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Add RMI Interface to Existing Application

David Sica
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Joined: Jan 09, 2002
Posts: 39
I'm a RMI novice. I've got an application that I need to make remotely accessible. It's my understanding that to do this via RMI I need to provide an interface object that implements the Remote interface and all the methods of the class that implement this interface must throw RemoteExceptions. Also, all the data members must be primative or Serializable. Is this correct to begin with?
My problem is that I have a central class which all clients currently instantiate (UPAWrapper). This class executes commands and returns results. The users will instantiate different "Command" objects and get a common "Result" object in response to running the various Commands.
How do I provide a remote interface to this application without modifying my current application such that clients that are not using this application remotely won't need to re-write their implementation.
Also, I'm concerned about providing another "RMI" implementation of my application which would required me to maintain 2 versions of my application (remote and non-remote versions).
Any guidance would be greatly appreciated.
David Sica
davidwsica@hotmail.com
Nilesh Pereira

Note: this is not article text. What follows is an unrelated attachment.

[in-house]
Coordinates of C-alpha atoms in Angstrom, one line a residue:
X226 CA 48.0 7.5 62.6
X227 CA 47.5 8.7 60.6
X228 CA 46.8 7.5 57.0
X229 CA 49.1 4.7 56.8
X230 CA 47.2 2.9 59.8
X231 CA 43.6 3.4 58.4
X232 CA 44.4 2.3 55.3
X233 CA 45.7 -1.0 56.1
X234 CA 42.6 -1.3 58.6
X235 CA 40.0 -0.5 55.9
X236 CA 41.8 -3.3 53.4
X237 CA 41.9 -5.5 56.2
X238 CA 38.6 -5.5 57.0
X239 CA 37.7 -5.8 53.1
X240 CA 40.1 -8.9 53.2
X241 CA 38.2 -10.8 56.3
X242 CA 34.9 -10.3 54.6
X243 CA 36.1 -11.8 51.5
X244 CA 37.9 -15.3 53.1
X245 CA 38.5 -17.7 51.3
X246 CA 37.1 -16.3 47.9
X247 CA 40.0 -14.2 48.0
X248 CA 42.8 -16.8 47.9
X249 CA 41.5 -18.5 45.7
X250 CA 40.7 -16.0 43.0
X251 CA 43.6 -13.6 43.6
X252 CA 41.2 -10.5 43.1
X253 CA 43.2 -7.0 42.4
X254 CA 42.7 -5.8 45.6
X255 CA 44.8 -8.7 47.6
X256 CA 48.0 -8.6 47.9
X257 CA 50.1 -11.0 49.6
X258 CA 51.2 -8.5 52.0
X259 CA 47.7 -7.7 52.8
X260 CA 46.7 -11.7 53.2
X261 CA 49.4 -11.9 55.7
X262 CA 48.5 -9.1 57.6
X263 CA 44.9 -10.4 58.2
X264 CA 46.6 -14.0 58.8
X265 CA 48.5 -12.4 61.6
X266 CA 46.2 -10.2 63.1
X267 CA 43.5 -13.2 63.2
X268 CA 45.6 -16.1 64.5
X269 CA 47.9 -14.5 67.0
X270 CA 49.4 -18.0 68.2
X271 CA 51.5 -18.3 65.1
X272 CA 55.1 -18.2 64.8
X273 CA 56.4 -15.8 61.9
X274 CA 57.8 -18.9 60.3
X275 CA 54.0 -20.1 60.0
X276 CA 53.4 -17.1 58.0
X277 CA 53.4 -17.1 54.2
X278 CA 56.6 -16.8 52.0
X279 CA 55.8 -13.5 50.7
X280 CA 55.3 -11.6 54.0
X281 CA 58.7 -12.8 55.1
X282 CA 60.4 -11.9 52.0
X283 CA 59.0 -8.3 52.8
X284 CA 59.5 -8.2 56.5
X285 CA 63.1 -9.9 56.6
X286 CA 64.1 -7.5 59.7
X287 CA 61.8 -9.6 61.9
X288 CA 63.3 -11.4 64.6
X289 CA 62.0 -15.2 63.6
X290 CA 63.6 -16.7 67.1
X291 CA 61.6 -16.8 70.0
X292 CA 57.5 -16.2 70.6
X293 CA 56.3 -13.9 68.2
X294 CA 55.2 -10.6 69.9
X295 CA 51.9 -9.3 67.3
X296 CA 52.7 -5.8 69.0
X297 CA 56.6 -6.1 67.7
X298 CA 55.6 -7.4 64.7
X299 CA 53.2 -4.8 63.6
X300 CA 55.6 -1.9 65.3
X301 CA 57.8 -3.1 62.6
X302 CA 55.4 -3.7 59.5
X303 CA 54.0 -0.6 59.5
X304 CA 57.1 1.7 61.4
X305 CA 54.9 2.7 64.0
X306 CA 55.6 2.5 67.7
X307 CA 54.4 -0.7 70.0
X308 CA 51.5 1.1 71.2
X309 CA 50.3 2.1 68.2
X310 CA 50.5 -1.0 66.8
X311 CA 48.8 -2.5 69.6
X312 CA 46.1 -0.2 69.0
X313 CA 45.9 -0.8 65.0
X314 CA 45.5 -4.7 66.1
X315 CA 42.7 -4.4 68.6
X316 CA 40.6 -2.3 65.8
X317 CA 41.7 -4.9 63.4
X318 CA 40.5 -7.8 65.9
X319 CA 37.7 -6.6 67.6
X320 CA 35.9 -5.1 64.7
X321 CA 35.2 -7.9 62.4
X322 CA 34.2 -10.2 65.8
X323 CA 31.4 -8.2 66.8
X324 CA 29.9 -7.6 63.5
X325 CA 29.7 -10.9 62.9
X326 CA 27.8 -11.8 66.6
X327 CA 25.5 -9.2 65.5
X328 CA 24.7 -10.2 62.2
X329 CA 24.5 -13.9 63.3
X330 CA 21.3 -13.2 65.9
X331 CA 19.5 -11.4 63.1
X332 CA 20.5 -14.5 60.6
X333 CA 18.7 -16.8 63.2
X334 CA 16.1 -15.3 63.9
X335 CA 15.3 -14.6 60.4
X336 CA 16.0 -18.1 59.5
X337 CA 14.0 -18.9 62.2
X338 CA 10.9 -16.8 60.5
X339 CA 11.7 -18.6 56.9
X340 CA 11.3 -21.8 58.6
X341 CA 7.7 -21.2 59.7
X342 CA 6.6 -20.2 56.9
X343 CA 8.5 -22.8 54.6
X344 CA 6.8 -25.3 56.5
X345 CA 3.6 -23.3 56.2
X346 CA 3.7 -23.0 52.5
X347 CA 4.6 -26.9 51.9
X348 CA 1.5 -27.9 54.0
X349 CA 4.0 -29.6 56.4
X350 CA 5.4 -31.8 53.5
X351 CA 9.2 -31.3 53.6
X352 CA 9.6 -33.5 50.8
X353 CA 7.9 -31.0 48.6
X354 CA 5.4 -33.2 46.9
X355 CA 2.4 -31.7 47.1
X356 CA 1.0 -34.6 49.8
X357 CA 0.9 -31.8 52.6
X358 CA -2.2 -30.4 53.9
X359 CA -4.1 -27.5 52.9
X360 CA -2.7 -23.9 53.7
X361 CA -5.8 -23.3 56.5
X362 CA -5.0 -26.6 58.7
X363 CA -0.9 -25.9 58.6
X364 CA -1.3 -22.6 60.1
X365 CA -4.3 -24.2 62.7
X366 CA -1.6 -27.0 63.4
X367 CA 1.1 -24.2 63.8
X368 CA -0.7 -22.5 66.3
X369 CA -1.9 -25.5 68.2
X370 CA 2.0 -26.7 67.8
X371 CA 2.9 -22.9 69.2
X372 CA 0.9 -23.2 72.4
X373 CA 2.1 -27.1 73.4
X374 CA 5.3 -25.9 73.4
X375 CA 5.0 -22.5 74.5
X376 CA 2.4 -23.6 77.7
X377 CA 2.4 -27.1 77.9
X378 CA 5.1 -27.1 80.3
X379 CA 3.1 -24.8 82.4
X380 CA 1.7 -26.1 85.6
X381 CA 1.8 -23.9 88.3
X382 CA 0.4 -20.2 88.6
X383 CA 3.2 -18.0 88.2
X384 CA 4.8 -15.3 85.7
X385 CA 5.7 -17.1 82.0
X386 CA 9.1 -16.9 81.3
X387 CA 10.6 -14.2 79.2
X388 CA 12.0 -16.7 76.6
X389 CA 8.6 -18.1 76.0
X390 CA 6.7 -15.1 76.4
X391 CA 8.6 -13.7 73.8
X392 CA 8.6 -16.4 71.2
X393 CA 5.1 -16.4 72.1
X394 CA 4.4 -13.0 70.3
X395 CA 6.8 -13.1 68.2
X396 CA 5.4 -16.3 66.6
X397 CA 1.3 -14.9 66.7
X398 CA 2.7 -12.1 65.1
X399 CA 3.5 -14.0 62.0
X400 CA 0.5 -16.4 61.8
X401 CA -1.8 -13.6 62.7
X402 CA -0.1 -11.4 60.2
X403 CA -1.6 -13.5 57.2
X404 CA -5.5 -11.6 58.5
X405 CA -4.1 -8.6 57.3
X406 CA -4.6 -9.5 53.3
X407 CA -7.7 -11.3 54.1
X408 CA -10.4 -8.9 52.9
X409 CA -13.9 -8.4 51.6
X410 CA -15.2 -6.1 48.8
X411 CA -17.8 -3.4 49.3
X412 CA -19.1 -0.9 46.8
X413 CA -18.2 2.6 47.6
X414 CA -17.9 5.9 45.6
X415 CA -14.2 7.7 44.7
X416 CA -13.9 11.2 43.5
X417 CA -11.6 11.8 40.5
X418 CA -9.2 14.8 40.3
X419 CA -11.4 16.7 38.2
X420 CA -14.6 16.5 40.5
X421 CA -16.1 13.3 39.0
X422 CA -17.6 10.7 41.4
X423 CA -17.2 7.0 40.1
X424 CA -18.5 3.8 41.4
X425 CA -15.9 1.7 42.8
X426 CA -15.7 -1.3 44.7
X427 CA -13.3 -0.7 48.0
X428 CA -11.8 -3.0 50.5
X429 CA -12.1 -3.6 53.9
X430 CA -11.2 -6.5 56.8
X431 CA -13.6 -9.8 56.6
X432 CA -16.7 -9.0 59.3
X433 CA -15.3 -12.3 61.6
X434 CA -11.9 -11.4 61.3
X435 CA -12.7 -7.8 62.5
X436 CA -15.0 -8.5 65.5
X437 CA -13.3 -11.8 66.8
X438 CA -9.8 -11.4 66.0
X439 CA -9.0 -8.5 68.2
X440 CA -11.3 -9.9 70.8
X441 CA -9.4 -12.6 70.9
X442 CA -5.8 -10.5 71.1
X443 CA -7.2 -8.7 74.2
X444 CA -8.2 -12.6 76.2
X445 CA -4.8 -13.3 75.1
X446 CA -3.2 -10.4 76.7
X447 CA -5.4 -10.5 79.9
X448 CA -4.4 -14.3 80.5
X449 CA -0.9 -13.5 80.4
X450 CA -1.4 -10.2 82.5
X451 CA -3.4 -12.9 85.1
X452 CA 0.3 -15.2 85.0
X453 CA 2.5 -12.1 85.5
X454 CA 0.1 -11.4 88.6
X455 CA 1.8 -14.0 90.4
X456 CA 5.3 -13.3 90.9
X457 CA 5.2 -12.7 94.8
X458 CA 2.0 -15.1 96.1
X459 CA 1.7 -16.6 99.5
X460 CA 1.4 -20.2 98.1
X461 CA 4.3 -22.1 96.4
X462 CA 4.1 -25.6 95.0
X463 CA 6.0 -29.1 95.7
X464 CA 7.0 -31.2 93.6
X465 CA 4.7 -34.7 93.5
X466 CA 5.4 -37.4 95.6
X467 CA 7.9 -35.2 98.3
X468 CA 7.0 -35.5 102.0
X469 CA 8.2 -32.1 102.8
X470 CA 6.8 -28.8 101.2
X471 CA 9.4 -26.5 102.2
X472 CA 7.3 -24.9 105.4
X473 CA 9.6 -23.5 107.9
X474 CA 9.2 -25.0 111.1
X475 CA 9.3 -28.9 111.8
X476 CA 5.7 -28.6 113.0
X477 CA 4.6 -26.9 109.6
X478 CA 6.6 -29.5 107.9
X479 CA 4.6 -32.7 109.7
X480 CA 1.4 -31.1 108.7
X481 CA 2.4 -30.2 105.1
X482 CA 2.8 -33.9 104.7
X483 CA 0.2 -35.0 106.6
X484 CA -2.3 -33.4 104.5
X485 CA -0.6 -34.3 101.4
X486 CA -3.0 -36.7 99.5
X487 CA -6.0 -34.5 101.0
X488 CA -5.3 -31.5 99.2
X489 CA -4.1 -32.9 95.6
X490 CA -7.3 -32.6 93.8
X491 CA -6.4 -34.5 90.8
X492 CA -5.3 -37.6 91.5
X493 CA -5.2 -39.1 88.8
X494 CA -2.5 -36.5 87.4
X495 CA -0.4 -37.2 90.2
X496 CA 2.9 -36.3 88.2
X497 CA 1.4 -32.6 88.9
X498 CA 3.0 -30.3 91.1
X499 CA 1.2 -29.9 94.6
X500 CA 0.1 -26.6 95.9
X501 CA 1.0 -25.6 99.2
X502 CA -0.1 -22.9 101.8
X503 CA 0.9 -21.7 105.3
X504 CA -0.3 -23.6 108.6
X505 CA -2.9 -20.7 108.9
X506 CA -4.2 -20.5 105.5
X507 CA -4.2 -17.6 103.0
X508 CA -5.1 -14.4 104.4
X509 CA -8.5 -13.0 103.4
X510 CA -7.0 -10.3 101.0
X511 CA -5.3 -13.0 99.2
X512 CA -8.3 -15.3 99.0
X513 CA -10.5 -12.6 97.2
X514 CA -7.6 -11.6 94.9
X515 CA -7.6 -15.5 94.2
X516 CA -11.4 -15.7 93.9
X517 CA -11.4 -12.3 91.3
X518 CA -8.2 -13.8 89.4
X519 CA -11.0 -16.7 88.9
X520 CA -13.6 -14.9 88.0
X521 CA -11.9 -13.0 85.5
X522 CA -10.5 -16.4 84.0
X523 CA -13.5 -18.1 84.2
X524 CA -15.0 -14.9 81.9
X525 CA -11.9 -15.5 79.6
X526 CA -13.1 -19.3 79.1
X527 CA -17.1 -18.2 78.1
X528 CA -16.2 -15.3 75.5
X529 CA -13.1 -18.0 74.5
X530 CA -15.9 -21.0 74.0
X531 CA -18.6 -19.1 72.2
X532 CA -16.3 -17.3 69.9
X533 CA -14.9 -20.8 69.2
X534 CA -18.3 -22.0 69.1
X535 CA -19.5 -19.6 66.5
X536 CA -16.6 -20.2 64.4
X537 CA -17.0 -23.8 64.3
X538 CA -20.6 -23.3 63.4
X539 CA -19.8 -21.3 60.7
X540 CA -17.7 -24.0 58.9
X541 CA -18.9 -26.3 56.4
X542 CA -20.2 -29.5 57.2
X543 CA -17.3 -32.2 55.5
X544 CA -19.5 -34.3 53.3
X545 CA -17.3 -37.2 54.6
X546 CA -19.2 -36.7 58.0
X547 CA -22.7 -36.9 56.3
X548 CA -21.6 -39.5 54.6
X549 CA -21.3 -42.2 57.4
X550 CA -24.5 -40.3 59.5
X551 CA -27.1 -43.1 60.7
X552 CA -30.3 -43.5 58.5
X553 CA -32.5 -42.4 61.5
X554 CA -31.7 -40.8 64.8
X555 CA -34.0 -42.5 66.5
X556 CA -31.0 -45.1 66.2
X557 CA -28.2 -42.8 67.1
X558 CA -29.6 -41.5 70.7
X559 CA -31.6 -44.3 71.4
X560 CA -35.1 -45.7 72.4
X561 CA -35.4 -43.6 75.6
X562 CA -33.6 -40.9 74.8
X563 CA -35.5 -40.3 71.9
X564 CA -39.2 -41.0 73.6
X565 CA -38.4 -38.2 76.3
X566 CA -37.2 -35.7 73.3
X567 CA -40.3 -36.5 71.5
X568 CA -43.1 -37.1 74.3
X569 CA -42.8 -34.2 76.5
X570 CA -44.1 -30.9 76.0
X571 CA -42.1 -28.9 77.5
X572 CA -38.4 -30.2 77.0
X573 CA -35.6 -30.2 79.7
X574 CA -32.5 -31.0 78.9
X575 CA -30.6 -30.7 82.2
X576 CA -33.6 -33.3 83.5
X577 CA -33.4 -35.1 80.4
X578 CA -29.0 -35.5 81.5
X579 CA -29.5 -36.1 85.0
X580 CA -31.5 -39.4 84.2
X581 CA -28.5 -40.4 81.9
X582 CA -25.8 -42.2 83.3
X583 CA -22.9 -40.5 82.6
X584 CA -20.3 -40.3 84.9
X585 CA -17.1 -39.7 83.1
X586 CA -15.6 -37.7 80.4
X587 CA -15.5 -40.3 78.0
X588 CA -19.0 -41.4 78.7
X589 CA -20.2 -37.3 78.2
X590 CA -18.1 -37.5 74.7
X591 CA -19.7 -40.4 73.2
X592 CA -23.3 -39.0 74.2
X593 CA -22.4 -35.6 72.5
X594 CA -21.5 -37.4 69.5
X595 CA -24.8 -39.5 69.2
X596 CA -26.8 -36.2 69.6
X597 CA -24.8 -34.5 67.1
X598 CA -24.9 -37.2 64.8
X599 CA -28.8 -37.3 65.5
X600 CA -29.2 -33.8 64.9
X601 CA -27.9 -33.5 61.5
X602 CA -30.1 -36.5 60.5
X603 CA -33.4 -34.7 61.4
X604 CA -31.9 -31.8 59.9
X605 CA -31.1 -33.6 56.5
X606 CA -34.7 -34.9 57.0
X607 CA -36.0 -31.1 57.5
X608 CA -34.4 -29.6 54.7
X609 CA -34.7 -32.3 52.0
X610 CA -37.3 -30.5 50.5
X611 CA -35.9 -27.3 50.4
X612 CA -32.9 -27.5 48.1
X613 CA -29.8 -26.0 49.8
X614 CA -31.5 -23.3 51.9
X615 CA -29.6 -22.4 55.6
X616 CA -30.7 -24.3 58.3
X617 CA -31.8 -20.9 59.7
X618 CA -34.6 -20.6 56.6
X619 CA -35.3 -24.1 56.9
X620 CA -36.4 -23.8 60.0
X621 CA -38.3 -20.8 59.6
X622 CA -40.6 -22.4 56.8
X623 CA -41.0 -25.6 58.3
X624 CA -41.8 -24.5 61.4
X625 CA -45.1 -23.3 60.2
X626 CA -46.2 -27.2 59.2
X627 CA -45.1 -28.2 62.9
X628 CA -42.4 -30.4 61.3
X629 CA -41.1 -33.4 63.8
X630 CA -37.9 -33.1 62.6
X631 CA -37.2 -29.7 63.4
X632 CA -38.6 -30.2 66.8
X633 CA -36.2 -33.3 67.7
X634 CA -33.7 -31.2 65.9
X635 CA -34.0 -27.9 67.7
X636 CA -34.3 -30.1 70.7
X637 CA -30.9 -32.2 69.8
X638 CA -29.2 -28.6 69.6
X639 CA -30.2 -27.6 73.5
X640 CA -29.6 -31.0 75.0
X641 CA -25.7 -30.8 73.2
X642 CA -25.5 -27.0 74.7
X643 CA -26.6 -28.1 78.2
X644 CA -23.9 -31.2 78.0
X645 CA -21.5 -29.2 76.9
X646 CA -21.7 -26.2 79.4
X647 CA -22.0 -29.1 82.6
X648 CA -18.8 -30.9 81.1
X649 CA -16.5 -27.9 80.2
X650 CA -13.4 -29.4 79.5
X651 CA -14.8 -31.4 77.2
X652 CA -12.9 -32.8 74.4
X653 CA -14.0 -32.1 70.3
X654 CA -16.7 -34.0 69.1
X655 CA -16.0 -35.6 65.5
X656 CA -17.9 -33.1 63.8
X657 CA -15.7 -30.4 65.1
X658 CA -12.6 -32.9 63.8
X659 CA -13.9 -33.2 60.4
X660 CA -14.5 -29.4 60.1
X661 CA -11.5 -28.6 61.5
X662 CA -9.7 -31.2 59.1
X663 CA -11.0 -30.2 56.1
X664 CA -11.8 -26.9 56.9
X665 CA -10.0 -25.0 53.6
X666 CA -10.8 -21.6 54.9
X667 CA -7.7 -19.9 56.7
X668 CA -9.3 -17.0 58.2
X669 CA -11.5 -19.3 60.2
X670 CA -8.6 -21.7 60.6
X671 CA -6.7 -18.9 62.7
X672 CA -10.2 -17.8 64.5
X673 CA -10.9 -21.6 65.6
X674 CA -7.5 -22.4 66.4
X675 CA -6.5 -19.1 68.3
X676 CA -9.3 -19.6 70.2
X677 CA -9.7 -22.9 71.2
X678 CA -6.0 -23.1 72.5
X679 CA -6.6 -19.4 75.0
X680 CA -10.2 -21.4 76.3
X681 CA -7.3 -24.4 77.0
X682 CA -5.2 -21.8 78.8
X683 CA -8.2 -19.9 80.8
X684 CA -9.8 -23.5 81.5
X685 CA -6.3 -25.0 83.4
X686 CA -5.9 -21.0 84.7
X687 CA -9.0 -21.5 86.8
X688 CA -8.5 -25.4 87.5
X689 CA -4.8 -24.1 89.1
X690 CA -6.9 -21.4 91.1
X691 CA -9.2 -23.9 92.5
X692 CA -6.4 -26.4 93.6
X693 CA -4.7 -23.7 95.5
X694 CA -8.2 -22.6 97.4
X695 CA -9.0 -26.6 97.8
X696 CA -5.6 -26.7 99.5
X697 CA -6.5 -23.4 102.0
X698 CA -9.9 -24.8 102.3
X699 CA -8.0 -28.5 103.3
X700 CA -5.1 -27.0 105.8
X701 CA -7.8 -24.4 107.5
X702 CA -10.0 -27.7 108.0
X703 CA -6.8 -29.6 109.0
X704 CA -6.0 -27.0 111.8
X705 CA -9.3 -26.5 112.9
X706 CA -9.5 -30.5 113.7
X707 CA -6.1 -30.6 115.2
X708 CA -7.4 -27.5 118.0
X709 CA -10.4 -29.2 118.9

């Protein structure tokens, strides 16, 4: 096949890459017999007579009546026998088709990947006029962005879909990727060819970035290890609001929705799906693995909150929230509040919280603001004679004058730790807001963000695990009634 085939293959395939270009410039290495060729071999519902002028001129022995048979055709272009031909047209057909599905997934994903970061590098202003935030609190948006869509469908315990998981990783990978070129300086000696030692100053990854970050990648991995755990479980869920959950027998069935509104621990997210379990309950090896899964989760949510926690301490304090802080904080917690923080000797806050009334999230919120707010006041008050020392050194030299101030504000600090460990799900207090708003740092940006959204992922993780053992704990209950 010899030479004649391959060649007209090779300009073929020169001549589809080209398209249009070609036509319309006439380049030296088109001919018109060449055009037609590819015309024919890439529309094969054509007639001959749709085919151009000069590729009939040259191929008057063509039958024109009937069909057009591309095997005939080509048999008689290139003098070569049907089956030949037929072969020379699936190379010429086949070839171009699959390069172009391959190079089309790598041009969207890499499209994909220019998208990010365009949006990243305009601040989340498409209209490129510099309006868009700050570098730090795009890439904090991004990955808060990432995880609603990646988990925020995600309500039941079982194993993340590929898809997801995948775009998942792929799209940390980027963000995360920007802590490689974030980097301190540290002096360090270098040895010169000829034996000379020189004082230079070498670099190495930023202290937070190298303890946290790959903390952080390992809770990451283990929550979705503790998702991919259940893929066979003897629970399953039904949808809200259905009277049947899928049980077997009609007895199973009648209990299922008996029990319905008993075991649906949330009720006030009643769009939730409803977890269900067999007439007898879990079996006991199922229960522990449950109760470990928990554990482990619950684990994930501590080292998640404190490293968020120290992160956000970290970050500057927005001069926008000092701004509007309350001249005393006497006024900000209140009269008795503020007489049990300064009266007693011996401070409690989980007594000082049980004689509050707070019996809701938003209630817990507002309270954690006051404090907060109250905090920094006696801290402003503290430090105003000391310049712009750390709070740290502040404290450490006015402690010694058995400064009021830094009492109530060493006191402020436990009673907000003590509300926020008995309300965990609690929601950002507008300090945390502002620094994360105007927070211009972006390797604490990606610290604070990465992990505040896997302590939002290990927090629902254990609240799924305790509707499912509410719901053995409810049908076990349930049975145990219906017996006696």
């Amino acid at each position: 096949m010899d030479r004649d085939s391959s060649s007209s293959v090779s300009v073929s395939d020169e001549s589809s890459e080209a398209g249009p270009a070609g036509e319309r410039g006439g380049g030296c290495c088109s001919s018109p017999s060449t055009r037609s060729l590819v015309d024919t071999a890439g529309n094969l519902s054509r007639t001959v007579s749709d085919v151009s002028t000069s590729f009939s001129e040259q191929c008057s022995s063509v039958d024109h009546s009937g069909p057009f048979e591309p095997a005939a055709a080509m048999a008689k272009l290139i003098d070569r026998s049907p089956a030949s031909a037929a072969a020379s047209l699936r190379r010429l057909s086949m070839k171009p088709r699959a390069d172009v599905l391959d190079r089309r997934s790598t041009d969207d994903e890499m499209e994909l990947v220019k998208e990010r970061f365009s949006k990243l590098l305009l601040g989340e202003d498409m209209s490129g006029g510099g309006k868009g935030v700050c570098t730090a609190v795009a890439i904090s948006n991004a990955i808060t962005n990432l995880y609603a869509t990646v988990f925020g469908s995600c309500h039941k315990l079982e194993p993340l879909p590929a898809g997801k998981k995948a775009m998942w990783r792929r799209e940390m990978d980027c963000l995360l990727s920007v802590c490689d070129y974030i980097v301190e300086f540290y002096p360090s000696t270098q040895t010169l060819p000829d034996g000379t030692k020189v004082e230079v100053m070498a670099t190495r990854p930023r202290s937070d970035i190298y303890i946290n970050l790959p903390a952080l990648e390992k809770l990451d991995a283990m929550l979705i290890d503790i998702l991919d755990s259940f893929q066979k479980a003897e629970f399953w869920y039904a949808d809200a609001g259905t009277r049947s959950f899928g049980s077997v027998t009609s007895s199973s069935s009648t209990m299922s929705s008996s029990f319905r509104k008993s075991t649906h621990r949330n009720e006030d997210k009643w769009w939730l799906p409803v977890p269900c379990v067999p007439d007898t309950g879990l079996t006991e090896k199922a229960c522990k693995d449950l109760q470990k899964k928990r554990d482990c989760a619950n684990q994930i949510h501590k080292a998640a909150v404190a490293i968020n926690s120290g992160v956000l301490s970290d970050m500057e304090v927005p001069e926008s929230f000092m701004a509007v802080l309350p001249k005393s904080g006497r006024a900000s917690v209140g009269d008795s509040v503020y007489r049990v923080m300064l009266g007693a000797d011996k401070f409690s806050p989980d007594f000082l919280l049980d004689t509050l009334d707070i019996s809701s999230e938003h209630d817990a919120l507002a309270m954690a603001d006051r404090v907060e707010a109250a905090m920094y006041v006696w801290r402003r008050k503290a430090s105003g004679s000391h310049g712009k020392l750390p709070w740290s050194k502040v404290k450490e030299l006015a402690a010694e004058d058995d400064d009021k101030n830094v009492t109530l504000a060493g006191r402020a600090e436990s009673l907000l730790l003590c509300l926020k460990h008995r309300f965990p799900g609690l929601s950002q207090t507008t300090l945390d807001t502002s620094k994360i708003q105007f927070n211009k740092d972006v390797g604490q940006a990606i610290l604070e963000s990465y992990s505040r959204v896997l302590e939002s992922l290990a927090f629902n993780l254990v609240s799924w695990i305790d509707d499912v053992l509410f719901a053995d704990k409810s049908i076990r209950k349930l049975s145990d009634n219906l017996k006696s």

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Joined: Apr 14, 2003
Posts: 53
I'm assuming that the problem is that you want to make your UPAWrapper an RMI object without modifying the clients which currently use it.
I can think of a solution inspired by Sun's BusinessDelegate and ServiceLocator J2EE patterns. It's difficult to explain, but I'll try
Lets say you create an RMI interface for your object called RemoteUPAWrapperInterface. Now create an RMI implementaton of your object by implementing this interface as well as extending UnicastRemoteObject. Lets call this class RemoteUPAWrapper. This would also have all the functionality of the original UPAWrapper.
Now, normally if your clients have to deal with RMI objects, they have to know how to do lookups as well as handle remote exceptions.
If you do not want to change any code in the clients, you could convert your existing object UPAWrapper into a delegate object, keeping the original interface. On every method call, the new UPAWrapper class simply looks up the RemoteUPAWrapper and delegates the method call to it. The UPAWrapper will also "swallow" all remote exceptions, converting them into already understood application exceptions.
Does this make any sense? Does this solve your problem?
David Sica
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Joined: Jan 09, 2002
Posts: 39
Thank you for the potential solution. I think I understand what you're proposing. I have a couple questions/comments:
1) Doesn't this mean that all calls to my application now will need to go through the remote interface regardless of whether they need to or not?